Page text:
Do you know what a helicopter parent is? Wikipedia defines a Helicopter parent as a colloquial term for a parent who pays extremely close attention to their child’s or children’s experiences and problems, particularly at educational institutions. Are you one?
I don’t know if I am. I do think extreme parenting is more common place now though than in previous generations. What do you think a parent of small children 30 years ago would think of the following?
- Reading numerous books about pregnancy and then about babies. How to get them into routines, how to feed them, how to entertain them, how to stimulate them.
- Attending music or play classes with an infant.
- Over sharing photos and anecdotes about labour, sleepless nights, toilet training and funny things our kids say on Facebook.
- Driving our children everywhere. Walking them to the school gate and waiting there when they come out even as they reach double figures.
- Queueing in the middle of the night to ensure our child gets a place in the swimming class or tennis class or art class. ( True story, not something I could ever do myself, but, happens annually not far from here)
- Spending a fair proportion of free time driving children to said activities, waiting for them or volunteering in said activity.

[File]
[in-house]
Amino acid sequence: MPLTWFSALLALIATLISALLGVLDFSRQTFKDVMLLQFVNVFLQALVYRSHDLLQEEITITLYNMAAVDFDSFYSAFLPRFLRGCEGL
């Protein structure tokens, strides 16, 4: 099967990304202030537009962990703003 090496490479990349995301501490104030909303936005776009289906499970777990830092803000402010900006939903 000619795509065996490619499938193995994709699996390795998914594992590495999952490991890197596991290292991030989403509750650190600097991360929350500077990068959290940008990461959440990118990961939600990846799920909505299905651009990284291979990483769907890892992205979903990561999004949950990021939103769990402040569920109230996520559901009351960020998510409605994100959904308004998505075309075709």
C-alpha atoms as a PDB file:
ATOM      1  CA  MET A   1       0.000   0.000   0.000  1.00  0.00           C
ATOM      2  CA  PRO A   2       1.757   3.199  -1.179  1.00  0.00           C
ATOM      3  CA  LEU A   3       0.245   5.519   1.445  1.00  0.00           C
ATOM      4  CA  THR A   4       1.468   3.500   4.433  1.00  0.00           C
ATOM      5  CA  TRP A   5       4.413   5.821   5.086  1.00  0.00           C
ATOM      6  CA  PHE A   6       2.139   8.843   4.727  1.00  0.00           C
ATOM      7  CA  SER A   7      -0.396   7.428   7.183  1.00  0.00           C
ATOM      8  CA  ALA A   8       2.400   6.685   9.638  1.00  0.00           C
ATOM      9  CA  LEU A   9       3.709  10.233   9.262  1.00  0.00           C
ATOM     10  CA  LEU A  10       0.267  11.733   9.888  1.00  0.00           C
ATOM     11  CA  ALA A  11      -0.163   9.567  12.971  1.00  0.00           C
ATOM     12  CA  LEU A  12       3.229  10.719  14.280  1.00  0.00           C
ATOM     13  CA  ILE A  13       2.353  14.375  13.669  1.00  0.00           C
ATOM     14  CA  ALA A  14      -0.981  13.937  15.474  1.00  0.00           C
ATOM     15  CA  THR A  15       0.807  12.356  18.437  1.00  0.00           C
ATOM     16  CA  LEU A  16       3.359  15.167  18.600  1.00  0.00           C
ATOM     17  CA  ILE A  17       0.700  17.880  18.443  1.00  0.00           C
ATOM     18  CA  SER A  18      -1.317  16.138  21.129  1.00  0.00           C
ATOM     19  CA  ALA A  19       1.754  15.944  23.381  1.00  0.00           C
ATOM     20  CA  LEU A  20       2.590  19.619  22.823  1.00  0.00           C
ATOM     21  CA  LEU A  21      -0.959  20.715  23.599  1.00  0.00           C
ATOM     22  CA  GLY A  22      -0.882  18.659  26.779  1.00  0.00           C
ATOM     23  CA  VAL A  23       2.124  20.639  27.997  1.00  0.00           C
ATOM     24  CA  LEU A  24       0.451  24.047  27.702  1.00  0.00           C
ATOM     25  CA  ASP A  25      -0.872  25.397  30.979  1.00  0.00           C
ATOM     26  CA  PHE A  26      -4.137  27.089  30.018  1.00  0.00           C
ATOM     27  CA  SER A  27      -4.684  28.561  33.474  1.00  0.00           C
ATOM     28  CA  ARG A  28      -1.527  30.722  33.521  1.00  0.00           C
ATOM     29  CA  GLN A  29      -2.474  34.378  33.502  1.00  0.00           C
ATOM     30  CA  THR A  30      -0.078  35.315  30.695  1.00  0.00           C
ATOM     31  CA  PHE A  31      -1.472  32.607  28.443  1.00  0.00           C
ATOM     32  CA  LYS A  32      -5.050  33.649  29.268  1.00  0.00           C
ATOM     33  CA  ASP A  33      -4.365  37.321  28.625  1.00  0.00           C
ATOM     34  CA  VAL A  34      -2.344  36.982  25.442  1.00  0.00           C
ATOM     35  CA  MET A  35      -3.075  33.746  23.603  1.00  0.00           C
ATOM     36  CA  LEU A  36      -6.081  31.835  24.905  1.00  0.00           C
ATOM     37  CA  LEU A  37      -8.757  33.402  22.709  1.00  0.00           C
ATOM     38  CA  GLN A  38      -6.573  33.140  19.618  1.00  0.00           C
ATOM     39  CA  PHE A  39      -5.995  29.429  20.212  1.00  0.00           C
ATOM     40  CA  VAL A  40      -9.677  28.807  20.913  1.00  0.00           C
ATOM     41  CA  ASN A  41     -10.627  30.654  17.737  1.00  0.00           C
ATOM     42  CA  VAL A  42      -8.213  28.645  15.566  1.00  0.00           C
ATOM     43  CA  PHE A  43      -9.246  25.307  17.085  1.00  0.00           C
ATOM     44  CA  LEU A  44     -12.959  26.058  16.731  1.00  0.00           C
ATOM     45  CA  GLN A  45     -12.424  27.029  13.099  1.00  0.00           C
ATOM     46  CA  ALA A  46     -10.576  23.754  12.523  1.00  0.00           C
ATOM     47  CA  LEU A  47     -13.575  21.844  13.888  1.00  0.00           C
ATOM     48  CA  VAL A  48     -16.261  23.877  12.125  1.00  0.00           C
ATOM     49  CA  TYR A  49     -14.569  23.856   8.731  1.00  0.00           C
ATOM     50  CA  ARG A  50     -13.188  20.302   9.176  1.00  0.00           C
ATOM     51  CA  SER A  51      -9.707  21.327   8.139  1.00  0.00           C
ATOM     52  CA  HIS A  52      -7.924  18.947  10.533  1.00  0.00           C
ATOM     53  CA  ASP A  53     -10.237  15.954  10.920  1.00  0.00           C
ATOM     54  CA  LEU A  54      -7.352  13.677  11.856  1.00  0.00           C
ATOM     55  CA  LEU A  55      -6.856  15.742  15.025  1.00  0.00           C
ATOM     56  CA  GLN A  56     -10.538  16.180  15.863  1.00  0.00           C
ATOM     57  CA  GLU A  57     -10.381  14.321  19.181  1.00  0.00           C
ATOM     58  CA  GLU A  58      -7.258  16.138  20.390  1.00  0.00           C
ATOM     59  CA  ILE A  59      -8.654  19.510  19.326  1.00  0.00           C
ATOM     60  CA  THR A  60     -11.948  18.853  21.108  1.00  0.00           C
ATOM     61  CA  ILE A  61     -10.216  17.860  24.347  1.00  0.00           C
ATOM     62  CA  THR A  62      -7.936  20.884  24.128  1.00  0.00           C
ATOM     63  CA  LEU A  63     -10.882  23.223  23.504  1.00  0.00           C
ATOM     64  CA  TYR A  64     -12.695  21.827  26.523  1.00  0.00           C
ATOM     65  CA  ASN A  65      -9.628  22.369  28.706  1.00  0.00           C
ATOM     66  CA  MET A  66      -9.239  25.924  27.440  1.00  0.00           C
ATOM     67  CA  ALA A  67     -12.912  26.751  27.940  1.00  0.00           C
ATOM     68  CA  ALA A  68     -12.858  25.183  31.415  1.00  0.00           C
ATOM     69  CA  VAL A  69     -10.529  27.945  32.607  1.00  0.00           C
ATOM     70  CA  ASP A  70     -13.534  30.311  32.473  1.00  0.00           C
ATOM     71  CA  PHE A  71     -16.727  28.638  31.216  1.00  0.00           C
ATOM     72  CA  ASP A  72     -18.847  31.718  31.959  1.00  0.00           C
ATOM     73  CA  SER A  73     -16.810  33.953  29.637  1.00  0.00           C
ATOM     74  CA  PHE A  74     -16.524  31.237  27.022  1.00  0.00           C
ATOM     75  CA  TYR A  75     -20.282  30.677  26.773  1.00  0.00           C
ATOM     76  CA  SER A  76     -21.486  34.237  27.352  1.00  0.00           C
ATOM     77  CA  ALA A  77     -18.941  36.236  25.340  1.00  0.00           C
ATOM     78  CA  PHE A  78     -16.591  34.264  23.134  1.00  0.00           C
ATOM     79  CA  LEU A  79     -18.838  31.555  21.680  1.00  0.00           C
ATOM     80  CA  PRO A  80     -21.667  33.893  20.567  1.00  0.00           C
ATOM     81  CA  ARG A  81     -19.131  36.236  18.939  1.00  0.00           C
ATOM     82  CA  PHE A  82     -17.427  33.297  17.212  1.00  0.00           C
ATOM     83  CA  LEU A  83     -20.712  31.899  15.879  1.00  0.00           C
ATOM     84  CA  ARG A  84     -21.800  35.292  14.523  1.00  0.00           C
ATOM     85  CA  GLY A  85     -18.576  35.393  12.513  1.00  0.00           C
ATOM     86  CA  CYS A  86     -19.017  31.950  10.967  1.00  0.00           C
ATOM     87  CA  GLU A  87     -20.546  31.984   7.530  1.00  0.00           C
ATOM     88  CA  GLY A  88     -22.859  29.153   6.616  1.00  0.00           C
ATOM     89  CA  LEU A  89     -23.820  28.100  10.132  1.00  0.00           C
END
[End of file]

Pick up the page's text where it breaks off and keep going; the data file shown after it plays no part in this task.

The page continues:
- Monitoring everything our children do,everything.
The above are just a couple of things previous generations might scratch their head at. Do you do any of the above? I do and have done.
Three recent parenting stories that made headlines got me thinking. The first was the story of the mother who got her teenage son an iphone for Christmas. It came with a list of conditions. 18 of them. It’s a list explaining how he can and can not use the phone and how she will always know the password. Parents shared her list on social media. It popped up several times on my news feed and on different news sites that I read, with the general consensus seeming to be in agreement with her.
The second story was that of 21-year-old American student, Aubrey Ireland, who successfully obtained a stalking restraining order against her parents. She claimed her parents were stalking her and that as they were paying for her college fees they wanted to control her life. Ireland claimed that her mother has always been “overly involved” in her life and that her parents had been diagnosed with co-dependancy disorder. The judge agreed with Aubrey and the restraining order against her parents was granted. Another story that appeared around the world on news and social media sites with the general consensus being the parents were crazy. Apparently Aubrey Ireland’s mother used to Skype her in her dormitory through the night to ensure she was where she said she was. Extreme parenting at its strongest?
I am not condoning Aubrey Ireland’s parents actions. Clearly they need to step back from her life but I can also see how this situation ended up happening. It’s a leap to go from monitoring your teens internet and mobile phone usage as the parent with the 18 point condition list to Skyping your 21-year-old through the night to make sure she is where she says she is. A big leap from one to the other but I can see it happening and I also think this case of a restraining order against parents not being a one-off.